After 30 hours over six sessions online the forum has yet to reach an agreement, but Williams told participants on Wednesday that time was “a luxury you can no longer afford” if they wanted a Libyan-made solution. She announced she was setting up a 15 strong subgroup to agree a formula to choose the interim prime minister.
Williams, who has previously described the established generation of Libyan politicians as “dinosaurs”, said Libya could also no longer afford politics being viewed as a zero-sum game in which there were clear winners and losers.
Ambassadors from the US and four European countries reinforced the message in a blunt meeting with the GNA on Wednesday.
The UN’s sense of urgency was raised when Haftar, sensing a political vacuum, declared on 24 December that war with Turkey was imminent and Libyans should prepare for it.
But in a surprising development, a delegation of senior Egyptian diplomats and intelligence officials visited Tripoli on Sunday to meet GNA leaders, the first diplomatic contact between Egypt and the GNA since 2014.
The visit appeared to indicate a distancing if not a break between Cairo and Abu Dhabi over the value of Haftar and further war.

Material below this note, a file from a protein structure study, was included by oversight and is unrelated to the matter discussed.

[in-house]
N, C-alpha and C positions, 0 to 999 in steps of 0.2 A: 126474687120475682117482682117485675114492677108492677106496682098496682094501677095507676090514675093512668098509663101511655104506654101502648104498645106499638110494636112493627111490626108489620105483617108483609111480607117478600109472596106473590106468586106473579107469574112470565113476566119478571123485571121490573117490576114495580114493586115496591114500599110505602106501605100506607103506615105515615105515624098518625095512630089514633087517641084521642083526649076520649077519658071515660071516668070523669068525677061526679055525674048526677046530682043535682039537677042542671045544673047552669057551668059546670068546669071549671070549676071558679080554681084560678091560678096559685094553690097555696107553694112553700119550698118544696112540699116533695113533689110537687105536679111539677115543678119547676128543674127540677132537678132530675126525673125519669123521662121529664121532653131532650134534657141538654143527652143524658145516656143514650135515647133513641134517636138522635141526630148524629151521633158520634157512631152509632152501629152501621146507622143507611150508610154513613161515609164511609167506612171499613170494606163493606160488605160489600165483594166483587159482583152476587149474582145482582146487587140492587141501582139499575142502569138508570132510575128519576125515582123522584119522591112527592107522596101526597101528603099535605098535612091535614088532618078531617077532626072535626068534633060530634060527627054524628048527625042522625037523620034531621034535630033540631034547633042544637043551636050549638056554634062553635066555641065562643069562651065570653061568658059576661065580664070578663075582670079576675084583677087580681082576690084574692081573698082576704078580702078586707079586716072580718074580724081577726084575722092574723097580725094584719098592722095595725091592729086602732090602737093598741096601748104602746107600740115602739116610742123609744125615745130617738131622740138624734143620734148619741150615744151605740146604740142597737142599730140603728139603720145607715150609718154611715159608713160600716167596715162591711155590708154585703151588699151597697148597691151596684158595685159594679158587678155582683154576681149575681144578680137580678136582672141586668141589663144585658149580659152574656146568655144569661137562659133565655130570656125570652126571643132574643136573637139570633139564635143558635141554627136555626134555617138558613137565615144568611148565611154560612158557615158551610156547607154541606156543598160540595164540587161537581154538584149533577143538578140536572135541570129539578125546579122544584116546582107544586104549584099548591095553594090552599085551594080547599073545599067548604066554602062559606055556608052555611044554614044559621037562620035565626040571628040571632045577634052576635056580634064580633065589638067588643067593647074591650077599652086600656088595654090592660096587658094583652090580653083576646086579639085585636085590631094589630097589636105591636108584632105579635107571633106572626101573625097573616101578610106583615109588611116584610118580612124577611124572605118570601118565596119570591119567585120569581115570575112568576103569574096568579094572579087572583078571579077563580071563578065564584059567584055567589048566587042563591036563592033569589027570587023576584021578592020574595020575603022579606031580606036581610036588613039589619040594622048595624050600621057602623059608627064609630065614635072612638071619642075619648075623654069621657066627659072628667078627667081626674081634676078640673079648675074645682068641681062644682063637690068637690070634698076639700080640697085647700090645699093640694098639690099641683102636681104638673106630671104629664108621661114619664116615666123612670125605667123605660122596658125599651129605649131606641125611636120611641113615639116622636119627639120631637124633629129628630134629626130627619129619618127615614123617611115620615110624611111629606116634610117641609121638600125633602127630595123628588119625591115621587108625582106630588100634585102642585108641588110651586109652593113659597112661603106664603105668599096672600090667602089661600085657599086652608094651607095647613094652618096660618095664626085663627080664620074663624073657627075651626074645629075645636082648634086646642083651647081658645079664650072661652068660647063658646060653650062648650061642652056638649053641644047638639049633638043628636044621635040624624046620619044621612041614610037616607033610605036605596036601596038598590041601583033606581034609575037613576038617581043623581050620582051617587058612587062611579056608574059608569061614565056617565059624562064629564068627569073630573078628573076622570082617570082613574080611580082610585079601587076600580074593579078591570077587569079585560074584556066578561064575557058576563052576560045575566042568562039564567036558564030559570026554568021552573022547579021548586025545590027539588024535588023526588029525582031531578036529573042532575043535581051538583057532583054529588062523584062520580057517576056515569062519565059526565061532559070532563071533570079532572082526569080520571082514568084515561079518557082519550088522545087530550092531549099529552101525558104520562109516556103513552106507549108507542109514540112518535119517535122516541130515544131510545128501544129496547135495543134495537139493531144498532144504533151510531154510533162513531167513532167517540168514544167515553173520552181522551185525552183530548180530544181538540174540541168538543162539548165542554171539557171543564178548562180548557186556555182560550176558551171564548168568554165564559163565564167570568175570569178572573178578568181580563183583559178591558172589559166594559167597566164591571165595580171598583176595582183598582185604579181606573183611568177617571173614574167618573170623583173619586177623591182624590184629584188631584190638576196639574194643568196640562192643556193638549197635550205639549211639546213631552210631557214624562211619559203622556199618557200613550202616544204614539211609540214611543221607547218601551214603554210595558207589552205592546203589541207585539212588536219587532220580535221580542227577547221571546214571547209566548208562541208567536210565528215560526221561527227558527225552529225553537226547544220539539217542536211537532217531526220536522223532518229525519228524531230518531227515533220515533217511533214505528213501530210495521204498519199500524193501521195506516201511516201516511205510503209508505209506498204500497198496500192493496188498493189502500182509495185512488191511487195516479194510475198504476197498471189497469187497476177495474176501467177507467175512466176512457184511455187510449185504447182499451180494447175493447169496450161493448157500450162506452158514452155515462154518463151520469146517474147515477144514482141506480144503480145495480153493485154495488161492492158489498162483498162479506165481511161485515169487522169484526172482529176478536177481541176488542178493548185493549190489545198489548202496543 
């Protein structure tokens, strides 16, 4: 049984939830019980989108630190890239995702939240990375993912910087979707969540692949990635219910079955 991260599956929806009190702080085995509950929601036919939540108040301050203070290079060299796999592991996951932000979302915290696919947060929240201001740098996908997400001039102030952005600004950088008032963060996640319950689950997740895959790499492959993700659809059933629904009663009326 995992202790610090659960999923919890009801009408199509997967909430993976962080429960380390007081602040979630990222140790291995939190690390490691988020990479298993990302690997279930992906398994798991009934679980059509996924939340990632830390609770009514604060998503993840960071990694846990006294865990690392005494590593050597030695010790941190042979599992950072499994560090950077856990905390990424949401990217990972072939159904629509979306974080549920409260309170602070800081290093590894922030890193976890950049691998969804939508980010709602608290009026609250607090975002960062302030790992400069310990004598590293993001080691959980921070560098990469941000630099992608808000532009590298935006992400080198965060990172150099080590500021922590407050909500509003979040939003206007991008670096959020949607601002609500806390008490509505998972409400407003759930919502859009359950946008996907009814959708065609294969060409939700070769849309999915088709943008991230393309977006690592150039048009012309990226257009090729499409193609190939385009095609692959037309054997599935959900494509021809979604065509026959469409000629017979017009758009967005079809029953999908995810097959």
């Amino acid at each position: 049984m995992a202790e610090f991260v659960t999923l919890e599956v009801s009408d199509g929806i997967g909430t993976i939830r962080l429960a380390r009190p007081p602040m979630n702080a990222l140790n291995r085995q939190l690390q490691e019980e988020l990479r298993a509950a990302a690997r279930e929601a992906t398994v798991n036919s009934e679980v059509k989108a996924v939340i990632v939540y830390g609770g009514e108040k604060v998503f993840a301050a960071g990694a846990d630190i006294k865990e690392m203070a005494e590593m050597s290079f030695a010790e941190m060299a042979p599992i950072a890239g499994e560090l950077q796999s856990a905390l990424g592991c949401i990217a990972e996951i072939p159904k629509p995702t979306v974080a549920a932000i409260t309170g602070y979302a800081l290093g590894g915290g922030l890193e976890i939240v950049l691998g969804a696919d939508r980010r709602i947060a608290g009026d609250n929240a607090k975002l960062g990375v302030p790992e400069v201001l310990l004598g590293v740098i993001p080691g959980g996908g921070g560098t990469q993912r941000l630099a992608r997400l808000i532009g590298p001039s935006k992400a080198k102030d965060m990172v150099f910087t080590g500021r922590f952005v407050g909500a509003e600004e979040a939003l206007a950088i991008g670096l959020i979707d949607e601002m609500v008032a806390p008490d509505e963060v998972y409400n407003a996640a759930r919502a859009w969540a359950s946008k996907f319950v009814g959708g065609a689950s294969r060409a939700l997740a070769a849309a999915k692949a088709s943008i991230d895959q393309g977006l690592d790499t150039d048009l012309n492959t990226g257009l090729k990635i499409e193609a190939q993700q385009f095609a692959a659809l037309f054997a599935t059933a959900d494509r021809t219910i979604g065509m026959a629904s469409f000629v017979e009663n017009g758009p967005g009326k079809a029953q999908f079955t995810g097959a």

That Egypt’s longstanding ambassador to Libya, Mohamed Abu Bakr, was a key participant in the delegation was of note. His approach has always been to work with all sides and back the UN, but his voice has been undermined by Emirati and French backing for Haftar’s military campaign
“The voices of diplomacy have temporarily won in Cairo and the Egyptians need to rebuild their links with the GNA,” said Peter Millett, a former British ambassador to Libya.
“There have always been divisions in Cairo between the Ministry of Foreign Affairs, which favours a politically negotiated solution and the military, which backed Haftar and worked with the Emiratis. The military option hasn’t worked and the diplomatic approach has been given a chance again.”
Patrick Wintour is Diplomatic editor for the Guardian.
Ceasefire holds in Tripoli, but core problems remain, says UN Libya mission chief
The recent ceasefire in Libya’s capital Tripoli, brokered by the United Nations mission in the country, is holding, its head told the Security Council on Thursday, highlighting efforts to sustain the calm and help secure lasting peace.
“We have dedicated ourselves to the consolidation of the ceasefire on the ground and at the political level to minimize the prospects of similar crisis in the future,” Ghassan Salamé, the Special Representative of the Secretary-General, said in a briefing to the 15-member Council.
Speaking from Tripoli, via teleconference, Mr. Salamé, said that a new comprehensive security plan for the capital is in place and that several armed groups have withdrawn from key Government buildings.